5. The combination of claim 4 in which means are provided for applying at temperatures in excess of 20° C. an axial outward pressure on said glass window to maintain said epoxy sealing annulus under compression between the tapered surfaces of said window and said cylinder end portion.
6. The combination of claim 4 in which the tapered surface of said glass window in engagement with said sealing annulus decreases in diameter an amount not in excess of the axial length of said tapered surface and at least about half said axial length and has a taper of from about 18° to about 25°.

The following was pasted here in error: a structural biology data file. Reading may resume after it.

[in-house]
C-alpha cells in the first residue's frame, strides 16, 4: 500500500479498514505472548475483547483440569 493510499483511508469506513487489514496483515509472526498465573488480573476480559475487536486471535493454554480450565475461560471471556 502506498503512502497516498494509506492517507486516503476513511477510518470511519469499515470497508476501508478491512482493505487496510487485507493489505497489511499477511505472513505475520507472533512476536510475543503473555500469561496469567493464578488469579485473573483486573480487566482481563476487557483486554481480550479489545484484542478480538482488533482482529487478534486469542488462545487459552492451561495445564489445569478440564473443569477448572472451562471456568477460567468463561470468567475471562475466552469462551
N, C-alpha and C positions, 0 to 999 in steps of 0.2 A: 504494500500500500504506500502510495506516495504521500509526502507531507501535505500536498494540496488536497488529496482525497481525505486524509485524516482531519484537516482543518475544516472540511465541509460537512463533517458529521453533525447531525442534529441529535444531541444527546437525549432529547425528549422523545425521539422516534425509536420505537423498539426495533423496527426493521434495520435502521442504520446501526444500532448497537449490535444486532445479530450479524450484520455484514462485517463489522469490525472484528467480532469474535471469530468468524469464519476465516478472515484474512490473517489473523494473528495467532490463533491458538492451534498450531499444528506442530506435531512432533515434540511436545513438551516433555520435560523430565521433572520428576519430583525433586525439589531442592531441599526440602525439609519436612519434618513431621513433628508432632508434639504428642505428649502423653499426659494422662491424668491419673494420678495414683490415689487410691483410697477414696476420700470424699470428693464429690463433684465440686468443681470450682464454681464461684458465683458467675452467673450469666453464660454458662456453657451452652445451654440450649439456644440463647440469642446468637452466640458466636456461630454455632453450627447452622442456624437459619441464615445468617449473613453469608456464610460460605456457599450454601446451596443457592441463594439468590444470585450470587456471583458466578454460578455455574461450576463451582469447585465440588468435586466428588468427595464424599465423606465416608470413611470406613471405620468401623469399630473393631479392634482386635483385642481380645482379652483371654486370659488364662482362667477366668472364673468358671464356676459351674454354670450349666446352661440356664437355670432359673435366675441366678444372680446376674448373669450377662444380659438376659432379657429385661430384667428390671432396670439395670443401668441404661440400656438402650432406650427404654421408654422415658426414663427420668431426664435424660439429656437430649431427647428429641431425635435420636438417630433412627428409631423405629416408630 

7. A hermetically sealed scintillation detector for measuring radiation at successive depths in a bore hole, said detector comprising an elongated hollow metal cylinder containing a scintillation crystal of an alkali metal halide, said crystal being coaxial with said cylinder and extending along the length of the cylinder, a round transparent glass window within and closing one end of said cylinder and spaced from the end of said crystal by an optical coupling, said window having a peripheral surface with an outer diameter greater than the inner diameter of said cylinder where it is co-extensive with the crystal, said window having a frusto-conical portion with a gradual decrease in diameter in the axial direction away from said crystal to a diameter less than said inner diameter of said cylinder, said window having a linear coefficient of thermal expansion which is at least 0.000008 inch per inch per degree Centigrade, a hermetic heat-resistant epoxy resin sealing annulus surrounding said window and filling the space between said window and the end portion of said cylinder, said cylinder end portion being formed with a counter-bore recess to receive said window which provides annular shoulders on said cylinder located at the inner face of said window which engages the circumferential portions of said window face to prevent the window from pressing against the crystal face, said epoxy sealing annulus being bonded to said frusto-conical surface of said window and to the inner surface of the end portion of said cylinder and increasing in thickness in the axial direction away from the crystal.